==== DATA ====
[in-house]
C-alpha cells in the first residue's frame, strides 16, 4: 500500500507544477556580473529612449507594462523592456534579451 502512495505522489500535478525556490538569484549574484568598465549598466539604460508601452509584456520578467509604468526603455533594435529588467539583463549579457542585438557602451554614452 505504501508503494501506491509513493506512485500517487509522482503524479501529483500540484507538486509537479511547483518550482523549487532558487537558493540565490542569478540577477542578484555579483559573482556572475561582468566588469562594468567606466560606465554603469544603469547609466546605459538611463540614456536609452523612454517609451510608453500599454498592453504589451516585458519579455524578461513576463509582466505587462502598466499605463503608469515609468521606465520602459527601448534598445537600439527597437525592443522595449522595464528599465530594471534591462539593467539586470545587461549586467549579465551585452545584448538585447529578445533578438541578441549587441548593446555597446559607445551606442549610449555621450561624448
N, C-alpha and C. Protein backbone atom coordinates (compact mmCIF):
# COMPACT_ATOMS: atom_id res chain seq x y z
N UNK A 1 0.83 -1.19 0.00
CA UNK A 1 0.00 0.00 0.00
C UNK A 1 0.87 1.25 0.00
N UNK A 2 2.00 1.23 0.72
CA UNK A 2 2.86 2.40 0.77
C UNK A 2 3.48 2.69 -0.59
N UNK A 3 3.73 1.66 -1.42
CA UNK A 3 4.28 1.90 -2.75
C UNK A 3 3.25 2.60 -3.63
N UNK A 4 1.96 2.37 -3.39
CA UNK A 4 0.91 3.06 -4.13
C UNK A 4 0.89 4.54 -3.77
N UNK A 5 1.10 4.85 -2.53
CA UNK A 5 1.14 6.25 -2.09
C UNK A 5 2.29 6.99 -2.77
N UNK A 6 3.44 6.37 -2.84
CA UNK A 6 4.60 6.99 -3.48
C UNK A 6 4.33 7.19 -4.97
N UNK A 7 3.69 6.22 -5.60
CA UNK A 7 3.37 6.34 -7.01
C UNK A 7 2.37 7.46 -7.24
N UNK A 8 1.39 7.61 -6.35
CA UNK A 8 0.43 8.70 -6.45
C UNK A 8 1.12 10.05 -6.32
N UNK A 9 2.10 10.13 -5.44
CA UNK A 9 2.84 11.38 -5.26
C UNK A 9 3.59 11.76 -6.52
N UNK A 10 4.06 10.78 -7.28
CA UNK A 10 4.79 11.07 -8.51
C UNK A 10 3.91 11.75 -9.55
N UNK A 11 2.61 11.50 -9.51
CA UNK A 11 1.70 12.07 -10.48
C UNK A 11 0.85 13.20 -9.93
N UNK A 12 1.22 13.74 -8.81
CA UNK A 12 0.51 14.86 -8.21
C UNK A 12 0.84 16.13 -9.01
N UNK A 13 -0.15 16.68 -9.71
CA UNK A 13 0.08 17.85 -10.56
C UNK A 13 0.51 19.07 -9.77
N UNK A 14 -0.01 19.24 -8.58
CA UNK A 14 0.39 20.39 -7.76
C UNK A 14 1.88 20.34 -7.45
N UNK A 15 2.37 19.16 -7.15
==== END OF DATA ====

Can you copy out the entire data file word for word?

[in-house]
C-alpha cells in the first residue's frame, strides 16, 4: 500500500507544477556580473529612449507594462523592456534579451 502512495505522489500535478525556490538569484549574484568598465549598466539604460508601452509584456520578467509604468526603455533594435529588467539583463549579457542585438557602451554614452 505504501508503494501506491509513493506512485500517487509522482503524479501529483500540484507538486509537479511547483518550482523549487532558487537558493540565490542569478540577477542578484555579483559573482556572475561582468566588469562594468567606466560606465554603469544603469547609466546605459538611463540614456536609452523612454517609451510608453500599454498592453504589451516585458519579455524578461513576463509582466505587462502598466499605463503608469515609468521606465520602459527601448534598445537600439527597437525592443522595449522595464528599465530594471534591462539593467539586470545587461549586467549579465551585452545584448538585447529578445533578438541578441549587441548593446555597446559607445551606442549610449555621450561624448
N, C-alpha and C. Protein backbone atom coordinates (compact mmCIF):
# COMPACT_ATOMS: atom_id res chain seq x y z
N UNK A 1 0.83 -1.19 0.00
CA UNK A 1 0.00 0.00 0.00
C UNK A 1 0.87 1.25 0.00
N UNK A 2 2.00 1.23 0.72
CA UNK A 2 2.86 2.40 0.77
C UNK A 2 3.48 2.69 -0.59
N UNK A 3 3.73 1.66 -1.42
CA UNK A 3 4.28 1.90 -2.75
C UNK A 3 3.25 2.60 -3.63
N UNK A 4 1.96 2.37 -3.39
CA UNK A 4 0.91 3.06 -4.13
C UNK A 4 0.89 4.54 -3.77
N UNK A 5 1.10 4.85 -2.53
CA UNK A 5 1.14 6.25 -2.09
C UNK A 5 2.29 6.99 -2.77
N UNK A 6 3.44 6.37 -2.84
CA UNK A 6 4.60 6.99 -3.48
C UNK A 6 4.33 7.19 -4.97
N UNK A 7 3.69 6.22 -5.60
CA UNK A 7 3.37 6.34 -7.01
C UNK A 7 2.37 7.46 -7.24
N UNK A 8 1.39 7.61 -6.35
CA UNK A 8 0.43 8.70 -6.45
C UNK A 8 1.12 10.05 -6.32
N UNK A 9 2.10 10.13 -5.44
CA UNK A 9 2.84 11.38 -5.26
C UNK A 9 3.59 11.76 -6.52
N UNK A 10 4.06 10.78 -7.28
CA UNK A 10 4.79 11.07 -8.51
C UNK A 10 3.91 11.75 -9.55
N UNK A 11 2.61 11.50 -9.51
CA UNK A 11 1.70 12.07 -10.48
C UNK A 11 0.85 13.20 -9.93
N UNK A 12 1.22 13.74 -8.81
CA UNK A 12 0.51 14.86 -8.21
C UNK A 12 0.84 16.13 -9.01
N UNK A 13 -0.15 16.68 -9.71
CA UNK A 13 0.08 17.85 -10.56
C UNK A 13 0.51 19.07 -9.77
N UNK A 14 -0.01 19.24 -8.58
CA UNK A 14 0.39 20.39 -7.76
C UNK A 14 1.88 20.34 -7.45
N UNK A 15 2.37 19.16 -7.15